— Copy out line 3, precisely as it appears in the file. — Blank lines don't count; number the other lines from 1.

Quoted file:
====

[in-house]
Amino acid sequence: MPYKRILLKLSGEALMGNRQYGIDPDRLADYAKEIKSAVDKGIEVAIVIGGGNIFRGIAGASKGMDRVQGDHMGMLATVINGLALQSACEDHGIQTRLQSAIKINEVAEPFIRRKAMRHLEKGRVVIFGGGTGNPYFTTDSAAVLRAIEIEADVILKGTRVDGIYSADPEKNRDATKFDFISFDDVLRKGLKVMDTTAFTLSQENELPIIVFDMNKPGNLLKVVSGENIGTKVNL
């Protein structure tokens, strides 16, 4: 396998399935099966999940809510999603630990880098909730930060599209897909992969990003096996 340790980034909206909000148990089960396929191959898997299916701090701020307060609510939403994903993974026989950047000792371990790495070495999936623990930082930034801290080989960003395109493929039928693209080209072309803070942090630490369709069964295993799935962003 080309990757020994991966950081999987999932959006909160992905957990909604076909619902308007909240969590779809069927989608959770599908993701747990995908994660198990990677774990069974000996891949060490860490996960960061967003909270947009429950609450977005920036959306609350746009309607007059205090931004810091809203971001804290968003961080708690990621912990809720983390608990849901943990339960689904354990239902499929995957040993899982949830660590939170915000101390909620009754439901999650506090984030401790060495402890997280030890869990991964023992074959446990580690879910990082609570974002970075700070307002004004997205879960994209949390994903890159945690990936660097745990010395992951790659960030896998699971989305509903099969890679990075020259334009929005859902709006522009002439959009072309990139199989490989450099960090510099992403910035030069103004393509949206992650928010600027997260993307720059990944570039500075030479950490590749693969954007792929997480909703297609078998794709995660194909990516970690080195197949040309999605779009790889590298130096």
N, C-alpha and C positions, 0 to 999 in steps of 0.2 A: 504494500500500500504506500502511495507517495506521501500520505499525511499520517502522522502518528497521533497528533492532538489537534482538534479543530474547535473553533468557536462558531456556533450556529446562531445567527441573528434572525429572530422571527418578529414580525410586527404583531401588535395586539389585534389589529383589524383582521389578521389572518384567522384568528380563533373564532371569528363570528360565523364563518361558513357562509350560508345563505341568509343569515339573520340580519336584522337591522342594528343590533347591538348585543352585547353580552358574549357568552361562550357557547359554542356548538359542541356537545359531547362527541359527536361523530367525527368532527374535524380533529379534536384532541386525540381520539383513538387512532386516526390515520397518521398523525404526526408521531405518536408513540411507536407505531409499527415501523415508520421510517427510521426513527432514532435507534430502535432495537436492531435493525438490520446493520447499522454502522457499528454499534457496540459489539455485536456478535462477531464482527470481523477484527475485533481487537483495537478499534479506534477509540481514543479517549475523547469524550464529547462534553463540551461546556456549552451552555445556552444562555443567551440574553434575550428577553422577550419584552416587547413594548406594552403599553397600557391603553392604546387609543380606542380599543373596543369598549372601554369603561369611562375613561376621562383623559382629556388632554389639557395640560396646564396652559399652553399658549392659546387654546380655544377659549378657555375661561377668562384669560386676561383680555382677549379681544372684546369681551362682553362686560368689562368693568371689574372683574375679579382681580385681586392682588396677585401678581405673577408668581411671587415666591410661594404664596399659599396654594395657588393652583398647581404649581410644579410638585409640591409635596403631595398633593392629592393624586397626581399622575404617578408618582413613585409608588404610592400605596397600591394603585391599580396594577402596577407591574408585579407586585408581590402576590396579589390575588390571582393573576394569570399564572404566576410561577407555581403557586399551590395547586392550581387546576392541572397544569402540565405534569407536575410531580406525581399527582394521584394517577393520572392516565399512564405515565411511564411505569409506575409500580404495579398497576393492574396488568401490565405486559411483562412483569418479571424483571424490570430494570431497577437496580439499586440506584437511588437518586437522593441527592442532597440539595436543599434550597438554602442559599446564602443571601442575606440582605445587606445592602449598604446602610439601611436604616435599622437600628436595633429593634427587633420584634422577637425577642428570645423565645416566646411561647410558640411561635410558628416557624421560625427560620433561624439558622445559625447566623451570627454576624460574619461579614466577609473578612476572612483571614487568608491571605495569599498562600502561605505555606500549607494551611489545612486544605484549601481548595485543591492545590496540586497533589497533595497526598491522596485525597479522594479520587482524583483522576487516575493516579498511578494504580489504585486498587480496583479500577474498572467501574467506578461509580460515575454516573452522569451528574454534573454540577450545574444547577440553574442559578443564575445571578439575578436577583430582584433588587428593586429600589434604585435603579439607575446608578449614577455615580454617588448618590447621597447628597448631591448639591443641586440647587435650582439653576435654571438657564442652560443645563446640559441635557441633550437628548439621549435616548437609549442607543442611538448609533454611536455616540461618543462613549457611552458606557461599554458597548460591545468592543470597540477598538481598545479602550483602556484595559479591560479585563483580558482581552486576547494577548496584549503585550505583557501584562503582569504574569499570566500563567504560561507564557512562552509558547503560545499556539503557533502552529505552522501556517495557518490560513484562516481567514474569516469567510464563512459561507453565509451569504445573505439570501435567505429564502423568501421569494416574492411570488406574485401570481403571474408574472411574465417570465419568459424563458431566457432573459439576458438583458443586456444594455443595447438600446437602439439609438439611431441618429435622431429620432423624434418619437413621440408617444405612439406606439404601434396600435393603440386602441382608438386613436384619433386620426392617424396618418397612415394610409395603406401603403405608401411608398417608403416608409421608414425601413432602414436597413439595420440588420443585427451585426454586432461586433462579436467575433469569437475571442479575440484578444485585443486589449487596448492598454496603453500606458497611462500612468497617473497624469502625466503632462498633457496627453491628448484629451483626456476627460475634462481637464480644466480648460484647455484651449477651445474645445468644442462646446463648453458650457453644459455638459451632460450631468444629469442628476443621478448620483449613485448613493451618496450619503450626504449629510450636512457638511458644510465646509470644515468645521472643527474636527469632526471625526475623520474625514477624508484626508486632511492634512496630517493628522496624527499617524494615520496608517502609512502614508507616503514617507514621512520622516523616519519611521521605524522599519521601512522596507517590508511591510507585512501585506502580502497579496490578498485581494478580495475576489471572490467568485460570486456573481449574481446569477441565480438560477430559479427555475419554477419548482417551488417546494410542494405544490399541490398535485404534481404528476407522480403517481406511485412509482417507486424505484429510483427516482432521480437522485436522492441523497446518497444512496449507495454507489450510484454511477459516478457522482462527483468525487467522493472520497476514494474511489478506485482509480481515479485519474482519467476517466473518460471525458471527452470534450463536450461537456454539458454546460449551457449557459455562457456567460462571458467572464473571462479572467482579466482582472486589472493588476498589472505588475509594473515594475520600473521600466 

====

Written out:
């Protein structure tokens, strides 16, 4: 396998399935099966999940809510999603630990880098909730930060599209897909992969990003096996 340790980034909206909000148990089960396929191959898997299916701090701020307060609510939403994903993974026989950047000792371990790495070495999936623990930082930034801290080989960003395109493929039928693209080209072309803070942090630490369709069964295993799935962003 080309990757020994991966950081999987999932959006909160992905957990909604076909619902308007909240969590779809069927989608959770599908993701747990995908994660198990990677774990069974000996891949060490860490996960960061967003909270947009429950609450977005920036959306609350746009309607007059205090931004810091809203971001804290968003961080708690990621912990809720983390608990849901943990339960689904354990239902499929995957040993899982949830660590939170915000101390909620009754439901999650506090984030401790060495402890997280030890869990991964023992074959446990580690879910990082609570974002970075700070307002004004997205879960994209949390994903890159945690990936660097745990010395992951790659960030896998699971989305509903099969890679990075020259334009929005859902709006522009002439959009072309990139199989490989450099960090510099992403910035030069103004393509949206992650928010600027997260993307720059990944570039500075030479950490590749693969954007792929997480909703297609078998794709995660194909990516970690080195197949040309999605779009790889590298130096």